Here’s how to help kids build resilience during the pandemic

While kids may be resilient, the pandemic is testing the limits of that resilience.

Children and teens are dealing with a toxic cocktail of stressors and it’s hurting them. According to a study from the Hospital for Sick Children in Toronto, 70 per cent of children and youth surveyed experienced a deterioration of mental health in the first wave of the pandemic.

Yet there are some simple, proven strategies that can help children cope, even if caregivers and parents feel they’re not coping so well themselves, said Nancy Heath, a professor of educational and counselling psychology and associate dean of research and innovation in the faculty of education at McGill University in Montreal.

“If you give the overarching message to your child that you love them, even if you’re a bit of a wreck yourself and you believe that they will get through this and you will be OK, then they will have that solid foundation to navigate. They’ll be OK,” she told Dr. Brian Goldman, host of The Dose and White Coat, Black Art.

Heath studies resilience in children, teens and young adults and recommends four key resilience-building strategies parents can use during difficult times:

  • Take a pause or a break. This can mean any non-work-related activity that distracts you or your child. These could include in-the-moment breathing techniques or mindfulness strategies, as well as things like hobbies, outings and other activities.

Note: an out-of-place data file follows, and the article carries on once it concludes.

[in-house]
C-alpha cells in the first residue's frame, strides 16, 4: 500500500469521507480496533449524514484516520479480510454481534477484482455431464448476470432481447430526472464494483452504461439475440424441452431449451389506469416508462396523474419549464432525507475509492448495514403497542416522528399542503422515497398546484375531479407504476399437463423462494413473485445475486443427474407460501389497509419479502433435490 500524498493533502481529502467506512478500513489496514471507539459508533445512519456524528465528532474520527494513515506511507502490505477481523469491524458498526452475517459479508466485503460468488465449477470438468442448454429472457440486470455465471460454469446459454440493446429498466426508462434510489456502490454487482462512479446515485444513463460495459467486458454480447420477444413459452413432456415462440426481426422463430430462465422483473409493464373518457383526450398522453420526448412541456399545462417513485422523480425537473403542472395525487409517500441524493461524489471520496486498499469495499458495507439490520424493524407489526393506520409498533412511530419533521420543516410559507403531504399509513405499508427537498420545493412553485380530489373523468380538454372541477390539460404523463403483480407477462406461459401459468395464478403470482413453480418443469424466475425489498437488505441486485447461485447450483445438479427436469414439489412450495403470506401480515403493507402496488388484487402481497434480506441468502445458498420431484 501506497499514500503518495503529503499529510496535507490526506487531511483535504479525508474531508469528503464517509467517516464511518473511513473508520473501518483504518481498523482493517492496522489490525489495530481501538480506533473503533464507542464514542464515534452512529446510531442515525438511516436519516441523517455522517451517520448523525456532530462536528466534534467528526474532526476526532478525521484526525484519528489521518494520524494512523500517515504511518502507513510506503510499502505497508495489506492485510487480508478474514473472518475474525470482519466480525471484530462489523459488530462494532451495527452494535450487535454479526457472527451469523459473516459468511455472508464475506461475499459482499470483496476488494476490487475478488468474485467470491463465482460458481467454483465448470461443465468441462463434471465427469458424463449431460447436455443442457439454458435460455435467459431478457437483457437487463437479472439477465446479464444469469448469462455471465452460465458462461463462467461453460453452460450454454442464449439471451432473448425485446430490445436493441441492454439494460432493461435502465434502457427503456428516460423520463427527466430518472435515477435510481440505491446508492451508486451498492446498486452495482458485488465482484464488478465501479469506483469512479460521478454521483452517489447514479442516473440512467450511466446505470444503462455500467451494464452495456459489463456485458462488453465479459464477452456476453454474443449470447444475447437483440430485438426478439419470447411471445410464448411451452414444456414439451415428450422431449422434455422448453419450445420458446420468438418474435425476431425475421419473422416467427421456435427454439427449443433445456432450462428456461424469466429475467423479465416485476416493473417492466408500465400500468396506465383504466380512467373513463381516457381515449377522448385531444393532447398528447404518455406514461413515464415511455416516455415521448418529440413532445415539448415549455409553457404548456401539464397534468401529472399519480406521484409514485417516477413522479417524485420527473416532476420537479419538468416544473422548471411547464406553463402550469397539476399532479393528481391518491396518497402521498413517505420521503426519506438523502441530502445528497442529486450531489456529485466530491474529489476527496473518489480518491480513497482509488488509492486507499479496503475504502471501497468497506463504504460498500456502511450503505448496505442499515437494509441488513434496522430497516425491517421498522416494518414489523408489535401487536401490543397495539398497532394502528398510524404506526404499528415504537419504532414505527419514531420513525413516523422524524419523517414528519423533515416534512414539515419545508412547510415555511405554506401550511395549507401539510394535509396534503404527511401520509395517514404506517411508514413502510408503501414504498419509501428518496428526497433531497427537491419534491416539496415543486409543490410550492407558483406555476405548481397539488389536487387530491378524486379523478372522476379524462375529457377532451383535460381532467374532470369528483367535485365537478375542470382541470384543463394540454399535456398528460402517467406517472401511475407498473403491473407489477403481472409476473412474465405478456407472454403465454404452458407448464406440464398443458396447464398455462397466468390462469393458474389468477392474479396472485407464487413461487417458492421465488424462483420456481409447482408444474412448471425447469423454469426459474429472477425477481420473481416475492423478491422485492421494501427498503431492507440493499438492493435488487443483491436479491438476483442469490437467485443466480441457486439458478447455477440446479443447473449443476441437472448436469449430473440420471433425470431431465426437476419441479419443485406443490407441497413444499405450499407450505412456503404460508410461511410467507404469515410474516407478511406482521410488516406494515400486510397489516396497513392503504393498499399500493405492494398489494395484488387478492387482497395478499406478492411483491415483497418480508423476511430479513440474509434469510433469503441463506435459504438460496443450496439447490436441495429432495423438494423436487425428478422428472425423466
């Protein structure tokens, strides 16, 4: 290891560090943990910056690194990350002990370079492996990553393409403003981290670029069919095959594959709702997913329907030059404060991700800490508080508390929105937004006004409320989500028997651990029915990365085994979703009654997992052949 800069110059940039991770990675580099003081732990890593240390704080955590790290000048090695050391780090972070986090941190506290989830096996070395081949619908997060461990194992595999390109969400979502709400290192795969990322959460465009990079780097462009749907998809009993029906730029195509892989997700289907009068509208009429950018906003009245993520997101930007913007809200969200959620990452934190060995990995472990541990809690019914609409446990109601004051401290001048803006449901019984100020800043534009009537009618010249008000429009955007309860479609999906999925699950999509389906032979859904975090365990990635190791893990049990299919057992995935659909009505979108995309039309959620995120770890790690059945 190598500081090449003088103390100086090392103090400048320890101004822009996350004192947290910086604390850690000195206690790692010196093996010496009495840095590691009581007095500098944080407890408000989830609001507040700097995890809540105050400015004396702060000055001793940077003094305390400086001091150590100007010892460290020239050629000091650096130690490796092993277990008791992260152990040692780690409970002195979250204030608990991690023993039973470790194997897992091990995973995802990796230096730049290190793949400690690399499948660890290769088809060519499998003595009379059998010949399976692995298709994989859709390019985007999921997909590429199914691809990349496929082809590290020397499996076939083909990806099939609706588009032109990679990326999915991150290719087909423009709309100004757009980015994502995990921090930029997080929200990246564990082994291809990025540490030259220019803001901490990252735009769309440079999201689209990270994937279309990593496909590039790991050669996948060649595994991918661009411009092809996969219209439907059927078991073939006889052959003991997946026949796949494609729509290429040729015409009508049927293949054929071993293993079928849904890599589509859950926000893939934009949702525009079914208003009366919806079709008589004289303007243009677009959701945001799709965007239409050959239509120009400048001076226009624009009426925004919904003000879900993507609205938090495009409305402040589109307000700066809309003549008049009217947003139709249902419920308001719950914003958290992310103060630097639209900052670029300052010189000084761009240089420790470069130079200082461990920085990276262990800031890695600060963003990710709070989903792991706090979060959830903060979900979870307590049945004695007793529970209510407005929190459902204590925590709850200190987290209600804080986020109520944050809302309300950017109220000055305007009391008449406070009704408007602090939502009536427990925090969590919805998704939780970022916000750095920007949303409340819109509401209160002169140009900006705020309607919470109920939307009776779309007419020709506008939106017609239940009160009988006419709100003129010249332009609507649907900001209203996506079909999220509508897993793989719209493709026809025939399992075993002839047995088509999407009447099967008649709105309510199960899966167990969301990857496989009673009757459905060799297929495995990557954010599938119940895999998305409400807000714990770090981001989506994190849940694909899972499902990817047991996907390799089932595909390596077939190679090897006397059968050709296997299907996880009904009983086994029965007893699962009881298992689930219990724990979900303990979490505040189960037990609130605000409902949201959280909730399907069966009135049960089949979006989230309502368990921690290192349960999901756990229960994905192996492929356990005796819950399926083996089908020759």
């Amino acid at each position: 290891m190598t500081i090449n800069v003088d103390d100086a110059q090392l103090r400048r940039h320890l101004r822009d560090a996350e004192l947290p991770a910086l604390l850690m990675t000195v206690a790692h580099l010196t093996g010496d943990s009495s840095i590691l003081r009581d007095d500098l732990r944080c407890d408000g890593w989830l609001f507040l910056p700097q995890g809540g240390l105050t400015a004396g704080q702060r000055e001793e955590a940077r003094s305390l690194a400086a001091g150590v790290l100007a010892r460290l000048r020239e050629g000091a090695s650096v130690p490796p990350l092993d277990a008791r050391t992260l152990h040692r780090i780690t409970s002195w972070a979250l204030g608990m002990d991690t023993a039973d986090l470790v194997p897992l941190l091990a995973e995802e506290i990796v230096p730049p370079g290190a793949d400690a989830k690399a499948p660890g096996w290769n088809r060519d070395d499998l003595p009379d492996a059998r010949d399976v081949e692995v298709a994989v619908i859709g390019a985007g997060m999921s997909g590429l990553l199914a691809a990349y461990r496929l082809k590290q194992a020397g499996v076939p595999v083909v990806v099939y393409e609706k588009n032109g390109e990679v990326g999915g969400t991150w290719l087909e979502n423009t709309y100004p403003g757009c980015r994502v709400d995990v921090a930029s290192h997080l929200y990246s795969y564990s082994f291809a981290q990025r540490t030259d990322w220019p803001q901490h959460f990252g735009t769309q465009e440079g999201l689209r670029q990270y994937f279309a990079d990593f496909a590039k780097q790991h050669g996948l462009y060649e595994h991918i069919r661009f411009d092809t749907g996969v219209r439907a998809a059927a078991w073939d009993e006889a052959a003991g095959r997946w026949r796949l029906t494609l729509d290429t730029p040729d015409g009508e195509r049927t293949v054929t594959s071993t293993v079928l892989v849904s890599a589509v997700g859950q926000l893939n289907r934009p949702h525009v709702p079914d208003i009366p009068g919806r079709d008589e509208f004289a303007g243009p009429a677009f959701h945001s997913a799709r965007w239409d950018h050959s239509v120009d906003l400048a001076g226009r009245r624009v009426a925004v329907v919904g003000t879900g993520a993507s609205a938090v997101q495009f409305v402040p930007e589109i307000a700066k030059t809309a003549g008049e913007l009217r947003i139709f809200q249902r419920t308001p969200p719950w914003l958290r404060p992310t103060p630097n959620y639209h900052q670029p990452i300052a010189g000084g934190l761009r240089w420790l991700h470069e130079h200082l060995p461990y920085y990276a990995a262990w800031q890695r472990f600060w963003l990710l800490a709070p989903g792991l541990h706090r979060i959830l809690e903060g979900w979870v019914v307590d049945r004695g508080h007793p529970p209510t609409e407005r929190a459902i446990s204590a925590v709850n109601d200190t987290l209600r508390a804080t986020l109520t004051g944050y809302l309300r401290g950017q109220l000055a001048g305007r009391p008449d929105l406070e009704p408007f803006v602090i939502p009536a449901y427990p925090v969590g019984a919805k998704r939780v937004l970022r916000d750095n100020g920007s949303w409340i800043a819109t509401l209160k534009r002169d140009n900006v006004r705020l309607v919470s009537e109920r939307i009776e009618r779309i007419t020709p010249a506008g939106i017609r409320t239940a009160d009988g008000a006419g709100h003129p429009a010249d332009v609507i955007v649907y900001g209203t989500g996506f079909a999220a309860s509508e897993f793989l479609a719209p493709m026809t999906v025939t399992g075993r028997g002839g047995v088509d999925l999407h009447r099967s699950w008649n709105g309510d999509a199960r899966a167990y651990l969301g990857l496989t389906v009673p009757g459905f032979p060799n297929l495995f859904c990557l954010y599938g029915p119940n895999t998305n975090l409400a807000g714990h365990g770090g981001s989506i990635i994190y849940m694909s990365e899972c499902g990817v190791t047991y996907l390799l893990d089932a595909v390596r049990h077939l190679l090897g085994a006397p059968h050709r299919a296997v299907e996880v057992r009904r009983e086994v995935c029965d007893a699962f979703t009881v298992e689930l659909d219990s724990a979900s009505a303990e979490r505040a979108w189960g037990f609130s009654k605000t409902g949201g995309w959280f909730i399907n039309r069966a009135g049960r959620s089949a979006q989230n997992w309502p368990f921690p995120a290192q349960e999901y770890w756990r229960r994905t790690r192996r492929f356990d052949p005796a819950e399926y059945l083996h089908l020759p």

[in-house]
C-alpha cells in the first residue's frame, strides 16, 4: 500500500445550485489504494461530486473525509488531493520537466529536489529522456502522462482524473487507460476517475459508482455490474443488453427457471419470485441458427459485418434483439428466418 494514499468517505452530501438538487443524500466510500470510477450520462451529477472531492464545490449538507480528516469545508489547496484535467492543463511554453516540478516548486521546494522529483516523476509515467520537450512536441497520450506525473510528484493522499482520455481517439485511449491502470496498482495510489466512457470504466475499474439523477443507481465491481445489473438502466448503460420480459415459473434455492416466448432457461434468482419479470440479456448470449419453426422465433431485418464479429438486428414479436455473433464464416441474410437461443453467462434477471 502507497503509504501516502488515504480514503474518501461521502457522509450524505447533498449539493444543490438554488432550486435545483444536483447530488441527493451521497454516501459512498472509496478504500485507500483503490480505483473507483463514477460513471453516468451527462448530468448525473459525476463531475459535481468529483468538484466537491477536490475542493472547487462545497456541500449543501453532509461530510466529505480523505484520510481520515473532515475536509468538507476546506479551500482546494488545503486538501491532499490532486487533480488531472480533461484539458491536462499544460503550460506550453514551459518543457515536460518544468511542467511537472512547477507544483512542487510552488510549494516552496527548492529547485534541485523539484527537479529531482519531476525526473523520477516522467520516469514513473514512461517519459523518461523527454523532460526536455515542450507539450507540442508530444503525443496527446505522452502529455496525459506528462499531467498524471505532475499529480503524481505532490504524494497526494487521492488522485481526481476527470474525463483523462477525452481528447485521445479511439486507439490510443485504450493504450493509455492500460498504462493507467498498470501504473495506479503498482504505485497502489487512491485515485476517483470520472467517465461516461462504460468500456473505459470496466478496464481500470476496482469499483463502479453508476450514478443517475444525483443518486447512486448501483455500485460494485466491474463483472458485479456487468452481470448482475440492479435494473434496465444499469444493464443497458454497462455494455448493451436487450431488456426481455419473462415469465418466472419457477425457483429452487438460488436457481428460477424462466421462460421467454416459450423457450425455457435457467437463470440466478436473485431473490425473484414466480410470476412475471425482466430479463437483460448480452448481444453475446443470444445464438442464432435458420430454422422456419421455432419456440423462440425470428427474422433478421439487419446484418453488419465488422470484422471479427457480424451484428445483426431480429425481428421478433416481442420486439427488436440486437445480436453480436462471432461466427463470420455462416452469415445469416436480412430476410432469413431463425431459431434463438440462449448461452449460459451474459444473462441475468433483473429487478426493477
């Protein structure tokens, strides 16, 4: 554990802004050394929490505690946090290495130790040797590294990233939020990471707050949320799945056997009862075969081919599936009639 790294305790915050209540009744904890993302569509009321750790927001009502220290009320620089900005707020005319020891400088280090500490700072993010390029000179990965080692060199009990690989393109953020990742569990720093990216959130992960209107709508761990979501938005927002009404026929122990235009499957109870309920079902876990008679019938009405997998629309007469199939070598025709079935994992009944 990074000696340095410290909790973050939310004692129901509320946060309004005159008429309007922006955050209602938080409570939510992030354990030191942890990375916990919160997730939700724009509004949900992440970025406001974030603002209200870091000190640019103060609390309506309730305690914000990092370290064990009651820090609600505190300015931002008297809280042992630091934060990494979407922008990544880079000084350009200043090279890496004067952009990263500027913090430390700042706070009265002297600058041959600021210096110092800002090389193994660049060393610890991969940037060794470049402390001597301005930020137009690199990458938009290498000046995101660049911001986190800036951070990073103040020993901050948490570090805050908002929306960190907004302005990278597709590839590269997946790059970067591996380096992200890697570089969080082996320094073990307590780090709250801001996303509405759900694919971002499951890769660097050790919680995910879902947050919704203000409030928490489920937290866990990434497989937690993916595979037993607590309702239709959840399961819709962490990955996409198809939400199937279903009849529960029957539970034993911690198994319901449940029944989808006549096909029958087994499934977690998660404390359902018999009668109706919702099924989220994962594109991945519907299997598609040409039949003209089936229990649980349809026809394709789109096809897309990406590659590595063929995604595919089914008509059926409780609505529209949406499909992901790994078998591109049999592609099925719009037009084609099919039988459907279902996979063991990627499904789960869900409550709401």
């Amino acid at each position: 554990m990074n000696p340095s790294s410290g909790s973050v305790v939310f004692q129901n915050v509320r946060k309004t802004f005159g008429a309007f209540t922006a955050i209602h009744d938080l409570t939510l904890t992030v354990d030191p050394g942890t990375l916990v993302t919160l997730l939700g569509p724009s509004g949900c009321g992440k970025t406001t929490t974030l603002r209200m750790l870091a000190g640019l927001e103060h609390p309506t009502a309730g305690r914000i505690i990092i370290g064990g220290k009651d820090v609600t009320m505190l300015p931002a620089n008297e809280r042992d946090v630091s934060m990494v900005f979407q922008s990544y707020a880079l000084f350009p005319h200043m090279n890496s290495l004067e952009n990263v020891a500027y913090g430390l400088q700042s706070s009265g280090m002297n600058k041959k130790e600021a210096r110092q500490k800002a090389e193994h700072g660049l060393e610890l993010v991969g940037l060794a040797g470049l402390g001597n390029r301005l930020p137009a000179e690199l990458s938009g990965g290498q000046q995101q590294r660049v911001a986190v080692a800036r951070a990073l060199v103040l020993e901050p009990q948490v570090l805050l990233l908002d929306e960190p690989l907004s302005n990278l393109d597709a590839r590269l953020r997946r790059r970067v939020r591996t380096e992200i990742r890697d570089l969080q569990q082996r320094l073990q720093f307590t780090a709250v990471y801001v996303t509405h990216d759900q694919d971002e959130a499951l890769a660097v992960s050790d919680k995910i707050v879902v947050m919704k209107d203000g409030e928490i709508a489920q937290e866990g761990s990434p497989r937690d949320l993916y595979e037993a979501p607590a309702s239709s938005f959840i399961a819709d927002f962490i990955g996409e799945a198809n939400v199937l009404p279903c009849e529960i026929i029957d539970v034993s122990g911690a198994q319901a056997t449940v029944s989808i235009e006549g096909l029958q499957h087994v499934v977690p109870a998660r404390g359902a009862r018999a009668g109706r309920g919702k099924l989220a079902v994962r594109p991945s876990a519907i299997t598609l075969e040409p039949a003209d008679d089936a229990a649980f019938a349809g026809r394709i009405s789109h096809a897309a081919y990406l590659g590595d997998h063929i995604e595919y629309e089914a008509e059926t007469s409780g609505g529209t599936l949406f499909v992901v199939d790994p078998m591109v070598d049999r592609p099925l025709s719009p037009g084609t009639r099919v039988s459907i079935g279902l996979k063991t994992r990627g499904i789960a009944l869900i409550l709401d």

• Enhance positive emotions. Heath said we focus too much on trying to decrease negative emotions, which is very hard to do. So focus on positive things, however brief. A first sip of coffee for parents, a cuddle with a pet for kids.
  • Show kindness to others. Heath said there is robust evidence that doing something for someone else builds our own wellness and resilience. So find a way for you and/or your child to do something kind for someone else, even something small.
  • Keep up social connections. Find ways for kids to connect with others even if it’s virtual. Heath said social connections are critical for resilience and well-being.

Nancy Heath, associate dean of research and innovation in the faculty of education at McGill University in Montreal, studies resilience in kids, teens and young adults. (Submitted by Nancy Heath)

Listen, empathize, support

If your kid is melting down or facing a difficult situation, two things that are likely happening more often in the pandemic, Heath suggests a two-step process that will help kids cope in the short-term and build resilience in the long-term:

  • Step 1: Let them be upset. If we say things to kids like “it’s not a big deal,” that gives kids the message it’s unacceptable to share their negative feelings. So let them be emotional and empathize with them. If they’re upset over an assignment, Heath suggests saying something like: “I can see you feel so stressed over this.”
  • Step 2: Don’t solve their problem. Heath said when parents solve their kids’ problems, the message that sends to their kids is: “I don’t believe you can problem-solve. You need me. You’re not OK on your own.” 

Five-year-old Camden MacQuarrie plays with his cat Ed in Calgary on Feb. 9, 2021. (Jeff McIntosh/The Canadian Press)

Instead, parents should let the child or teen lead the problem solving by asking questions like: “What are you thinking that you’re going to do about this? How do you want to go forward? What can I do to support you?”

All kids will have intermittent struggles, particularly now. But Heath warns if your child is struggling to function day-to-day, is unable to sleep, unable to study or unable to do other normal things, you should seek help from a mental health professional. 

Model resilience 

Parents can also help their kids by modelling healthy coping behaviours.

“Let your upset show and then model how you cope with it,” Heath told Goldman, even if you don’t get it right every time.